Saturday, December 29, 2007

Did Bush View the Missing CIA Tapes?

Harpers Magazine has published a story by Scott Horton entitled "Did Bush Watch the Torture Tapes?" that indicates President Bush may have personally viewed the missing tapes of CIA interrogations. If true, the allegation that their illegal destruction was ordered by the White House gains credibility. Here's a quote:

In this regards, the sequence of statements out of the White House is extremely revealing. It started with firm denials, then went silent and then pulled back rather sharply to a "President Bush has no present recollection of having seen the tapes." This is a formulation frequently used to avoid perjury charges, a sort of way of saying "no" without really saying "no." In between these statements, two more things unfolded that have a bearing on the question.

The New York Times squarely placed four White House lawyers in the middle of the decision about whether to destroy the tapes—Alberto Gonzales, David Addington, John Bellinger and Harriet Miers. It also reported that at least one of them was strongly advocating destruction. Suspicion immediately fell on the principle mover in support of torture, David Addington.

Second, John Kiriakou clarified his statements about the purpose for which the tapes were made. It was to brief higher ups about the process of the interrogation. Reports persist that one "higher-up" in particular had a special strong interest in knowing the details of the Abu Zubaydah case. His name is George W. Bush.

Are Bush's denials that he has seen the torture tapes really credible? I don't think so. And having seen them, the interest in their destruction would be equally fierce, which helps account for the involvement of the White House's four most senior lawyers in the process. No doubt about it. The White House desperately wants to scapegoat some CIA people over this.

Friday, December 28, 2007

Richardson Stands Out

Presidential candidate Bill Richardson, formerly the U.S. Ambassador to the United Nations, stands out in his response to the tragic and predictable assassination of Benazir Bhutto. He called for Musharraf to step down:

"Ms. Bhutto knew the dangers to her safety. But she would not be intimidated. We also must not be intimidated.

A leader has died, but democracy must live. The United States government cannot stand by and allow Pakistan's return to democracy to be derailed or delayed by violence.

We must use our diplomatic leverage and force the enemies of democracy to yield: President Bush should press Musharraf to step aside, and a broad-based coalition government, consisting of all the democratic parties, should be formed immediately. Until this happens, we should suspend military aid to the Pakistani government. Free and fair elections must also be held as soon as possible.

It is in the interests of the US that there be a democratic Pakistan that relentlessly hunts down terrorists. Musharraf has failed, and his attempts to cling to power are destabilizing his country. He must go."
By implication, the Bush administration and all the other candidates have been intimidated by an unpopular double-dealing Pakistani dictator.

Anyone who watched the early covereage of the assassination on CNN -- before they began spinning the news to coincide with the Bush administration's response -- could grasp the wisdom of Richardson's response.

Thursday, December 27, 2007

Solar Power Now Cheaper than Coal Power

The New York Times has posted a report that indicates that solar power is about to be produced at a cost cheaper than power produced by coal. Here's a quote:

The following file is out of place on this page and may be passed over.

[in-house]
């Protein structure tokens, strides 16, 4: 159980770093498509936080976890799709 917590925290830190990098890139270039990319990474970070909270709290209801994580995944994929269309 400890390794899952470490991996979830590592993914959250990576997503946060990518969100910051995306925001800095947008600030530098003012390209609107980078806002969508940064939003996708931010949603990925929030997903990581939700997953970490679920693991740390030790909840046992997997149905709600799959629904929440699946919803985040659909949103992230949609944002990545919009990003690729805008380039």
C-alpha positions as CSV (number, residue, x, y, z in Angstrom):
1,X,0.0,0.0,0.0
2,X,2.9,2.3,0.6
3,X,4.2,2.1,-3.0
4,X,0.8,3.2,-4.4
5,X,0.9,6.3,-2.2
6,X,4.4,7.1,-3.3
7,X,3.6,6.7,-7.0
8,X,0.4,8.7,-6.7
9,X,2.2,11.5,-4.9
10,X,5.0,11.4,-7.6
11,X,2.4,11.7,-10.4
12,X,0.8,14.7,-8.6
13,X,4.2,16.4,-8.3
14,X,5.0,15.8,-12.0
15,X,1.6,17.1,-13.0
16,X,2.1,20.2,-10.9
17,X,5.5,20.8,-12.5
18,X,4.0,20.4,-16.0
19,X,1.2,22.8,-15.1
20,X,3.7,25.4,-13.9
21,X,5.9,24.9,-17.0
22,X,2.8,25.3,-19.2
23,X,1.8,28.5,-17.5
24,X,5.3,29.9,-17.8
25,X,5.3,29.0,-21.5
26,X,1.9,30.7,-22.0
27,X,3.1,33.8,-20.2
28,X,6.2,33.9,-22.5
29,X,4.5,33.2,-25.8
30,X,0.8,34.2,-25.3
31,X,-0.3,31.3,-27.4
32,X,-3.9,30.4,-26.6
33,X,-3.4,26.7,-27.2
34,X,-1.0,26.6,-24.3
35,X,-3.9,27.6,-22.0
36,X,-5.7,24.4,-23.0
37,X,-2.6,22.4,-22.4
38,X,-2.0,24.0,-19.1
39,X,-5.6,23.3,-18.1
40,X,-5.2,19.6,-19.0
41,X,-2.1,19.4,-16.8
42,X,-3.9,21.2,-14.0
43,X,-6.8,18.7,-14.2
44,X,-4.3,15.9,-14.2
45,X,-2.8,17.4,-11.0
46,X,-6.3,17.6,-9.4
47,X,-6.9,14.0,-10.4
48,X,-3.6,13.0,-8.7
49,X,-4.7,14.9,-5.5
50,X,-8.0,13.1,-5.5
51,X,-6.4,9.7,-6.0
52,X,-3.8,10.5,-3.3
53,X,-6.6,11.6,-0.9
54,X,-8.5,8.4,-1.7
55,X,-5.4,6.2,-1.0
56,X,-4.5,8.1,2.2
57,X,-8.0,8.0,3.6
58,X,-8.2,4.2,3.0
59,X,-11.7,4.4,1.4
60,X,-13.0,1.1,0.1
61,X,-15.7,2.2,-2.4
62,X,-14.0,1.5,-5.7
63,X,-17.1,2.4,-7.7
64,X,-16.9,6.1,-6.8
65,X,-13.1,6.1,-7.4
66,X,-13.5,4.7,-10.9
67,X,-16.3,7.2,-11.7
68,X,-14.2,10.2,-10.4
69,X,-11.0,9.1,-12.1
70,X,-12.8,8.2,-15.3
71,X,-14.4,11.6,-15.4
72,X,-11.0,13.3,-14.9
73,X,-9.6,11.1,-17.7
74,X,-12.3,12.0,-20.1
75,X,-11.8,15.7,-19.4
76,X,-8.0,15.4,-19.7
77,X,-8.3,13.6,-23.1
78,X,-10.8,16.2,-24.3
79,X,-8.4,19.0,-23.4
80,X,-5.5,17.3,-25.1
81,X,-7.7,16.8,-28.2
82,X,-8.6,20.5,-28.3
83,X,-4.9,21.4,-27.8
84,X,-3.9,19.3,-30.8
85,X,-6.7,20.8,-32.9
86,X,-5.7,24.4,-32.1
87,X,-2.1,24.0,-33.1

Nanosolar's founder and chief executive, Martin Roscheisen, claims to be the first solar panel manufacturer to be able to profitably sell solar panels for less than $1 a watt. That is the price at which solar energy becomes less expensive than coal.

"With a $1-per-watt panel," he said, "it is possible to build $2-per-watt systems."

According to the Energy Department, building a new coal plant costs about $2.1 a watt, plus the cost of fuel and emissions, he said.

Gothard, Huckabee and the SBC

Ethics Daily has posted an insightful update on the relationship of Bill Gothard and the fundamentalists within the Southern Baptist Convention. Gothard recently attended a private fundraiser for Mike Huckabee with Paul Pressler, Rick Scarborough, and Christian Reconstructionist political organizer Steven Hotze.

Gothard's "chain-of-command" theology has been enshrined in the family statement of the Baptist Faith and Message adopted in 1998 and creedalized in 2000. Huckabee has publicly endorsed the 2000 Baptist Faith and Message.

Why the "War on Christmas" Should Stop

Donna Halper, a media historian and educator, has posted a helpful essay about the deep roots of the yearly "war on Christmas" campaign. Entitled "Why the 'War on Christmas' Won't Stop . . . and Why it Should" and posted at Op-Ed News, Halper traces the efforts of Christian Nationalists back to the 1790's. Here's her conclusion:

In this season of miracles, I am praying for some courageous politicians who will say "Enough" and refuse to let religion be a wedge issue. The Founders said we shouldn’t have a religion test, yet there are so many Republicans (and even a few Democrats) feeling they must prove to the voters how they love Jesus more than their opponents do. If politicians want to show me how much they love Jesus, they might begin by feeding the poor. Or ending homelessness. Or making sure people have medicines they can afford. Or better still... how about defending separation of church and state? It really doesn't deprive anyone of their rights, and somehow, I don't think Jesus would mind.

And as for my friends on the right, I really get the point that you believe you are being persecuted for your faith. But despite what the right wing talk hosts keep insisting, there's no proof of it, other than a few cherry-picked and anecdotal stories. So, I think it's time for all the lies and exaggeration and outrage to stop. A strategy that hasn't really succeeded since 1790 ought to be discarded, replaced by a willingness to work with even your political opponents. And who knows? If we put our energies into creating a more humane society, we might be able to achieve it. Imagine an end to the War on Christmas -- now, THAT would be be a genuine holiday miracle.